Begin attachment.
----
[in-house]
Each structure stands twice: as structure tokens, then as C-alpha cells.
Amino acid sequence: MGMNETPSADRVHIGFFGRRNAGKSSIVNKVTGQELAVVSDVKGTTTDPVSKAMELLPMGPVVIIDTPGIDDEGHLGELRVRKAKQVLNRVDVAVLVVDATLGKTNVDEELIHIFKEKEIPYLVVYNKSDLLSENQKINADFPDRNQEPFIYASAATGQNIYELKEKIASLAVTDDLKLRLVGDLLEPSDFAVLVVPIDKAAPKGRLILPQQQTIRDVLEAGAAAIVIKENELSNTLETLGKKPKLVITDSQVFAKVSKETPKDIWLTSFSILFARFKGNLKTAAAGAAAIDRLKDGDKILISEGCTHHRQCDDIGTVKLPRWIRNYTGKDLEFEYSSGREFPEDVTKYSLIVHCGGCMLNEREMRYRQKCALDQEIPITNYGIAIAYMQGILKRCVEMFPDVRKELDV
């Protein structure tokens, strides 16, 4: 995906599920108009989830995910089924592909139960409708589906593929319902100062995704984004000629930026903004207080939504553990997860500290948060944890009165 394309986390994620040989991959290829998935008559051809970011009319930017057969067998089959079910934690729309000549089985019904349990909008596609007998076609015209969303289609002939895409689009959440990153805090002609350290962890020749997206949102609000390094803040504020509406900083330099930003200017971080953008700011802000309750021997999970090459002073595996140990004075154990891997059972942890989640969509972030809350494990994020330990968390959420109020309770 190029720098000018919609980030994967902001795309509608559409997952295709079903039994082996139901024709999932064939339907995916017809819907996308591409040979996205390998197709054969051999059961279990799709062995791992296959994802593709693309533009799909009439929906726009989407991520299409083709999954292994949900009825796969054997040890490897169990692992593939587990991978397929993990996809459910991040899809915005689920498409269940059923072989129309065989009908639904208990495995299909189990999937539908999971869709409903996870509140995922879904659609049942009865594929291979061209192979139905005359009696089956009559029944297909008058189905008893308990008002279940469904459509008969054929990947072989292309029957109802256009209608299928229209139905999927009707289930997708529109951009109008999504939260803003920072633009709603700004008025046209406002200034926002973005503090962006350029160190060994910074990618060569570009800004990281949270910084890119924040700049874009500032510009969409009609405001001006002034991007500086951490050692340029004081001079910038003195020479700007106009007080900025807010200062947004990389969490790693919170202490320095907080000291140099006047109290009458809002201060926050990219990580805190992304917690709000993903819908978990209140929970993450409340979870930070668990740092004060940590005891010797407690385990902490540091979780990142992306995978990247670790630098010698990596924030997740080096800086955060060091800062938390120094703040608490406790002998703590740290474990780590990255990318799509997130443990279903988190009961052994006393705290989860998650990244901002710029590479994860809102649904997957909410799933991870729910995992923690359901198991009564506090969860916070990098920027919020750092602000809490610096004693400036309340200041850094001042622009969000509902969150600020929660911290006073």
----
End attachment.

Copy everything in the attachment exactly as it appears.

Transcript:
[in-house]
Each structure stands twice: as structure tokens, then as C-alpha cells.
Amino acid sequence: MGMNETPSADRVHIGFFGRRNAGKSSIVNKVTGQELAVVSDVKGTTTDPVSKAMELLPMGPVVIIDTPGIDDEGHLGELRVRKAKQVLNRVDVAVLVVDATLGKTNVDEELIHIFKEKEIPYLVVYNKSDLLSENQKINADFPDRNQEPFIYASAATGQNIYELKEKIASLAVTDDLKLRLVGDLLEPSDFAVLVVPIDKAAPKGRLILPQQQTIRDVLEAGAAAIVIKENELSNTLETLGKKPKLVITDSQVFAKVSKETPKDIWLTSFSILFARFKGNLKTAAAGAAAIDRLKDGDKILISEGCTHHRQCDDIGTVKLPRWIRNYTGKDLEFEYSSGREFPEDVTKYSLIVHCGGCMLNEREMRYRQKCALDQEIPITNYGIAIAYMQGILKRCVEMFPDVRKELDV
């Protein structure tokens, strides 16, 4: 995906599920108009989830995910089924592909139960409708589906593929319902100062995704984004000629930026903004207080939504553990997860500290948060944890009165 394309986390994620040989991959290829998935008559051809970011009319930017057969067998089959079910934690729309000549089985019904349990909008596609007998076609015209969303289609002939895409689009959440990153805090002609350290962890020749997206949102609000390094803040504020509406900083330099930003200017971080953008700011802000309750021997999970090459002073595996140990004075154990891997059972942890989640969509972030809350494990994020330990968390959420109020309770 190029720098000018919609980030994967902001795309509608559409997952295709079903039994082996139901024709999932064939339907995916017809819907996308591409040979996205390998197709054969051999059961279990799709062995791992296959994802593709693309533009799909009439929906726009989407991520299409083709999954292994949900009825796969054997040890490897169990692992593939587990991978397929993990996809459910991040899809915005689920498409269940059923072989129309065989009908639904208990495995299909189990999937539908999971869709409903996870509140995922879904659609049942009865594929291979061209192979139905005359009696089956009559029944297909008058189905008893308990008002279940469904459509008969054929990947072989292309029957109802256009209608299928229209139905999927009707289930997708529109951009109008999504939260803003920072633009709603700004008025046209406002200034926002973005503090962006350029160190060994910074990618060569570009800004990281949270910084890119924040700049874009500032510009969409009609405001001006002034991007500086951490050692340029004081001079910038003195020479700007106009007080900025807010200062947004990389969490790693919170202490320095907080000291140099006047109290009458809002201060926050990219990580805190992304917690709000993903819908978990209140929970993450409340979870930070668990740092004060940590005891010797407690385990902490540091979780990142992306995978990247670790630098010698990596924030997740080096800086955060060091800062938390120094703040608490406790002998703590740290474990780590990255990318799509997130443990279903988190009961052994006393705290989860998650990244901002710029590479994860809102649904997957909410799933991870729910995992923690359901198991009564506090969860916070990098920027919020750092602000809490610096004693400036309340200041850094001042622009969000509902969150600020929660911290006073």